Hope (Botta)

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For works with similar titles, see Hope.
Hope by Anne Lynch Botta
from Poems (1848)

        Maiden! in whose kindling eye,
        Burns the fire of prophecy,
        On whose brow its glories shine,
        Priestess at the hidden shrine;
        Tell me what fair visions rise,
        As the future greets thine eyes.
        Thither where thou still dost turn,
        Does a bright Shekinah burn?
        Does thy outstretched, beckoning hand,
        Point us to a promised land,
        Where the rage of War no more
        Shall drench the crimsoned earth with gore?
        Where no more, with features gaunt,
        Shall stalk the haggard form of Want,
        Nor Misery's wail, nor Famine's cries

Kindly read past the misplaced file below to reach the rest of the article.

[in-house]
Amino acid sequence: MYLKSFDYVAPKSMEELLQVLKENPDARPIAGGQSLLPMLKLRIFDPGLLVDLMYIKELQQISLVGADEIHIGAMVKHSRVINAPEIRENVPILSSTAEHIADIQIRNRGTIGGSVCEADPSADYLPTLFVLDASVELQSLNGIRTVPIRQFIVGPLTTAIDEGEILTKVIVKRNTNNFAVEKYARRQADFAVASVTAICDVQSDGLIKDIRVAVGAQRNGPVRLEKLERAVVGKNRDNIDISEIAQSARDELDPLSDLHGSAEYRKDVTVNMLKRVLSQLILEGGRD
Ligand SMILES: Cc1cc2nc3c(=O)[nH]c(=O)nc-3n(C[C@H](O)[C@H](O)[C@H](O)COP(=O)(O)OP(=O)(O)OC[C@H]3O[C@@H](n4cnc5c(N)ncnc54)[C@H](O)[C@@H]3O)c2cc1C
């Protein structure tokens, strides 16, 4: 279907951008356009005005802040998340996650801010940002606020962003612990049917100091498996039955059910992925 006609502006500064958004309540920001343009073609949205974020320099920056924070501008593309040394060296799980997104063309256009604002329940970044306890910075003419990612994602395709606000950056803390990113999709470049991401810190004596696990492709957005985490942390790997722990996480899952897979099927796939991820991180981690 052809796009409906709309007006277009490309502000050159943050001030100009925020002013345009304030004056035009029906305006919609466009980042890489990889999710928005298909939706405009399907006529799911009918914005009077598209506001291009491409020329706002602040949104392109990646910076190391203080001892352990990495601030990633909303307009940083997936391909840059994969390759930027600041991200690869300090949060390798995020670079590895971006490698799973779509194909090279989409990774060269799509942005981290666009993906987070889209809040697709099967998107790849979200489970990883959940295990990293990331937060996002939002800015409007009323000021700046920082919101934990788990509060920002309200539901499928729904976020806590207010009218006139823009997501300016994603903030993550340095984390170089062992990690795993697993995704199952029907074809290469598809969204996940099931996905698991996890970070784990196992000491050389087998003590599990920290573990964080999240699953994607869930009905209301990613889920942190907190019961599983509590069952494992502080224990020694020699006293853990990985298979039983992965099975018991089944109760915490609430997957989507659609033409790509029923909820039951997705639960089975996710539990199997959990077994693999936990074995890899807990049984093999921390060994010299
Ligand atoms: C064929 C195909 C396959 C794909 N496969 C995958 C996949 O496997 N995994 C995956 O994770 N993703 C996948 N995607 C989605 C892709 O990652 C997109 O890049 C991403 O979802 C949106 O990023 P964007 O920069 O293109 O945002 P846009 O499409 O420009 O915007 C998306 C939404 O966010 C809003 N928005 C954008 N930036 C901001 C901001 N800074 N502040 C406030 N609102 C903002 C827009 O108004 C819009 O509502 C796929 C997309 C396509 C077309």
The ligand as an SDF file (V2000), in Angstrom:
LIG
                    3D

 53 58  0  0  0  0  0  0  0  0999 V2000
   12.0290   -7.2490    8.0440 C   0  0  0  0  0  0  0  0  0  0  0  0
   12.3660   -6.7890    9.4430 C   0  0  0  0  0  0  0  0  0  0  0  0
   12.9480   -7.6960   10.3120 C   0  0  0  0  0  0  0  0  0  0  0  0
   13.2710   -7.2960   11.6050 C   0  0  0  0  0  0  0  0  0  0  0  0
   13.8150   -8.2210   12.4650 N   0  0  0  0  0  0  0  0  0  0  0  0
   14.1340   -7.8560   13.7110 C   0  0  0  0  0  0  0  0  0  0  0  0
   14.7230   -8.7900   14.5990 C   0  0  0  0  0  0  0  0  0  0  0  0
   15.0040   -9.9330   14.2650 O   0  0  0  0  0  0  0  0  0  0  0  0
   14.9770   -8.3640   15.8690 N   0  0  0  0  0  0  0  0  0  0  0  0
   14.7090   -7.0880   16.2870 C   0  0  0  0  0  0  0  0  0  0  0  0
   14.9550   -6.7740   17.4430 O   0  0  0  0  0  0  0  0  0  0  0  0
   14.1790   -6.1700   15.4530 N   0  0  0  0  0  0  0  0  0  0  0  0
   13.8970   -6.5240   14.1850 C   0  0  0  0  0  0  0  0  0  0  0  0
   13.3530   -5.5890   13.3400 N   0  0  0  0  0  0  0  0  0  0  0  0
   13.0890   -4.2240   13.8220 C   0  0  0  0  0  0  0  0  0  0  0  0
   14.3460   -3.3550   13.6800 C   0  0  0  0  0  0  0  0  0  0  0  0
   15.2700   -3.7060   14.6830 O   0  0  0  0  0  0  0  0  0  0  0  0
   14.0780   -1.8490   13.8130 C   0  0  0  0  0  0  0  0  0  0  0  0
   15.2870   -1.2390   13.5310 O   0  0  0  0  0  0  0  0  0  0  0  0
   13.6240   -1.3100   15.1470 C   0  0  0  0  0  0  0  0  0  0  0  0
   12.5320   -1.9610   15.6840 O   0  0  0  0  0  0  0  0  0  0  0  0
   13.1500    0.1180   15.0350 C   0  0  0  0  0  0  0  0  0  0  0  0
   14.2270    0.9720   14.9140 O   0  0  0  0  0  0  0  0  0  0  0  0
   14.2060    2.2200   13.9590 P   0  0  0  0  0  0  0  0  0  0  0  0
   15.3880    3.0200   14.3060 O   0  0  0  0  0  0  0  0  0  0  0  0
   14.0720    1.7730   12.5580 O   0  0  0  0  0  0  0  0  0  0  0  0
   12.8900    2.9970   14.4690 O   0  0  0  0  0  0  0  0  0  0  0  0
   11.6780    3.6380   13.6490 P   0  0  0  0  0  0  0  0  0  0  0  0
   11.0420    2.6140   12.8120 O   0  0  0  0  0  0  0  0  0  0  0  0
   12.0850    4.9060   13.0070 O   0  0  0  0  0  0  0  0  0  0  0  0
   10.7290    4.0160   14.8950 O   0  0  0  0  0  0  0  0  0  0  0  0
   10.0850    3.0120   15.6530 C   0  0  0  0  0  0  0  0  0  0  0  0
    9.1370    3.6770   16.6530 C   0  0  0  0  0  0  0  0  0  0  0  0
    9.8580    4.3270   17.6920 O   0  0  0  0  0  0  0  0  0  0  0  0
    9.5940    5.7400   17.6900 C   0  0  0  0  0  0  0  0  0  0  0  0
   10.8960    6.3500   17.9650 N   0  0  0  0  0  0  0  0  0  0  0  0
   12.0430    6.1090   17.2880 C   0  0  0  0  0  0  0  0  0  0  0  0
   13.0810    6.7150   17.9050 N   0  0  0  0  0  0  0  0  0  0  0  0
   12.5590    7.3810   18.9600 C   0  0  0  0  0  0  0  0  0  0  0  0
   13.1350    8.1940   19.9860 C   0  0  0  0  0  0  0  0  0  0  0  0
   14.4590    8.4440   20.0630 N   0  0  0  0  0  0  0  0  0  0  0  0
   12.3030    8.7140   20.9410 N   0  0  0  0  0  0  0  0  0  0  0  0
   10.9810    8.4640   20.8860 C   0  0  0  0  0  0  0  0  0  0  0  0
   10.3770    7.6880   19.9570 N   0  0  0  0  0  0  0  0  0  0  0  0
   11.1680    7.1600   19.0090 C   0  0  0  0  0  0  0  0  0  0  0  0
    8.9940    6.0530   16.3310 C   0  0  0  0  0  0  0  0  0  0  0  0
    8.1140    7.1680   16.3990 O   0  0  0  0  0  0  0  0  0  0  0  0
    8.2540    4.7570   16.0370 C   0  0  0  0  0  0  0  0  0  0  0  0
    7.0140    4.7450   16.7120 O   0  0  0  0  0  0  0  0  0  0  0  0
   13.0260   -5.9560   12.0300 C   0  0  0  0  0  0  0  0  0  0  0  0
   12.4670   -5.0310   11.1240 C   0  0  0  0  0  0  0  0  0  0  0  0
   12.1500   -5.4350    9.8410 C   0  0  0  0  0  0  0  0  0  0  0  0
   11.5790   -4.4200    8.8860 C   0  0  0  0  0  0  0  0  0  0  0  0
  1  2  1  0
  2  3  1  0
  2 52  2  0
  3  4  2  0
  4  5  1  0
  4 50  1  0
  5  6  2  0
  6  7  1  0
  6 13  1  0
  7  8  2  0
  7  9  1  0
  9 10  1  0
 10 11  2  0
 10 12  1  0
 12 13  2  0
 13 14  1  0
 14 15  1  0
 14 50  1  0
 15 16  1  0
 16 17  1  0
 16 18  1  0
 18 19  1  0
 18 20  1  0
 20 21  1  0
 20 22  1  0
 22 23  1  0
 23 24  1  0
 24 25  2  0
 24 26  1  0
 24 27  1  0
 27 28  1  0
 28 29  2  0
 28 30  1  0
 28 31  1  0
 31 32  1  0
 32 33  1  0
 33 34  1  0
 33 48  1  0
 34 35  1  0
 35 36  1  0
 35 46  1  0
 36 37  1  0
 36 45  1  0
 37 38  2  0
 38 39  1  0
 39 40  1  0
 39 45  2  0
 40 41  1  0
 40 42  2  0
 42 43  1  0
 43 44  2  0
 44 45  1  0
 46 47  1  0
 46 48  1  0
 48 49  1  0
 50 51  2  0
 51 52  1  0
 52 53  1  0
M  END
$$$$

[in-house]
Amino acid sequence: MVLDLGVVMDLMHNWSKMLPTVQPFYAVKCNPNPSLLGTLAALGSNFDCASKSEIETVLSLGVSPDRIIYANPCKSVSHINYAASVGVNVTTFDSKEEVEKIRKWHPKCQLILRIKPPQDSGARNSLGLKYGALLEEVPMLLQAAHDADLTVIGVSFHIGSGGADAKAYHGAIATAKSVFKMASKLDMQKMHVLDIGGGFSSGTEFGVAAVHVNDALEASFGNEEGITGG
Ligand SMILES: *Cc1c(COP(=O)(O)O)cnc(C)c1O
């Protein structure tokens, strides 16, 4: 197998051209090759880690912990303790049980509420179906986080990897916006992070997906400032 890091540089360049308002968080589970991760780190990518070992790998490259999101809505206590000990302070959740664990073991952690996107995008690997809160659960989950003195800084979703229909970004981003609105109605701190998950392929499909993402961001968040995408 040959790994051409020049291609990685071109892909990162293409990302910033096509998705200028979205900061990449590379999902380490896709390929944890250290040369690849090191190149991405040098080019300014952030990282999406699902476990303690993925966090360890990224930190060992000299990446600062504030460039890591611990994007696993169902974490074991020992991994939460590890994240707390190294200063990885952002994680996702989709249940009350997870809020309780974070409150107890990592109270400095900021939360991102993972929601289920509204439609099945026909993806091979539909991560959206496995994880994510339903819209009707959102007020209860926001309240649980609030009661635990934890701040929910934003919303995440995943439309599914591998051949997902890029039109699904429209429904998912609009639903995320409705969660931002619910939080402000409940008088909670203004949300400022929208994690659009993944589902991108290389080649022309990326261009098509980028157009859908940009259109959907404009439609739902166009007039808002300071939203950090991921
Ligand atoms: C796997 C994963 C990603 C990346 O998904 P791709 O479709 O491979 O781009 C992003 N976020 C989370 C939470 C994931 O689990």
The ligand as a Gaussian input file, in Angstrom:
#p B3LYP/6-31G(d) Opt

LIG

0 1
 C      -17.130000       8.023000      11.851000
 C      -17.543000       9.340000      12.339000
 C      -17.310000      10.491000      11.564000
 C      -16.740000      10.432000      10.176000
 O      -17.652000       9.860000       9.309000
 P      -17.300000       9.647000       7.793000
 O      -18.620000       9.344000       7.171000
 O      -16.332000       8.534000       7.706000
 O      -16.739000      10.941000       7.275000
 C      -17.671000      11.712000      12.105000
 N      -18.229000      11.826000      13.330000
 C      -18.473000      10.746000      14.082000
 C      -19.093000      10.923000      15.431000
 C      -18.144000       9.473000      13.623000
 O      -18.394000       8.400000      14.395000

Upon the ear of Plenty rise,
        When the voice of Liberty
        Shall bid the earth's oppressed go free?
        Thou, on whom the Future beams,
        Tell me, are these idle dreams?
 
        "As the messenger went forth,
        Seeking o'er the deluged earth,
        So, my gaze hath wandered wide,
        O'er the Future's troubled tide.
        As across the waters dark,
        The bird returned to that lone bark,
        With the leaf of olive tree,
        So return I unto thee.
        Not yet do wind and wave subside;
        Not yet do land and sea divide;
        No verdant earth the vision cheers,
        No peak of Ararat appears;
        But spanning all that troubled sky,
        The Bow of Promise shines on high."
 

This work published before January 1, 1923 is in the public domain worldwide because the author died at least 100 years ago.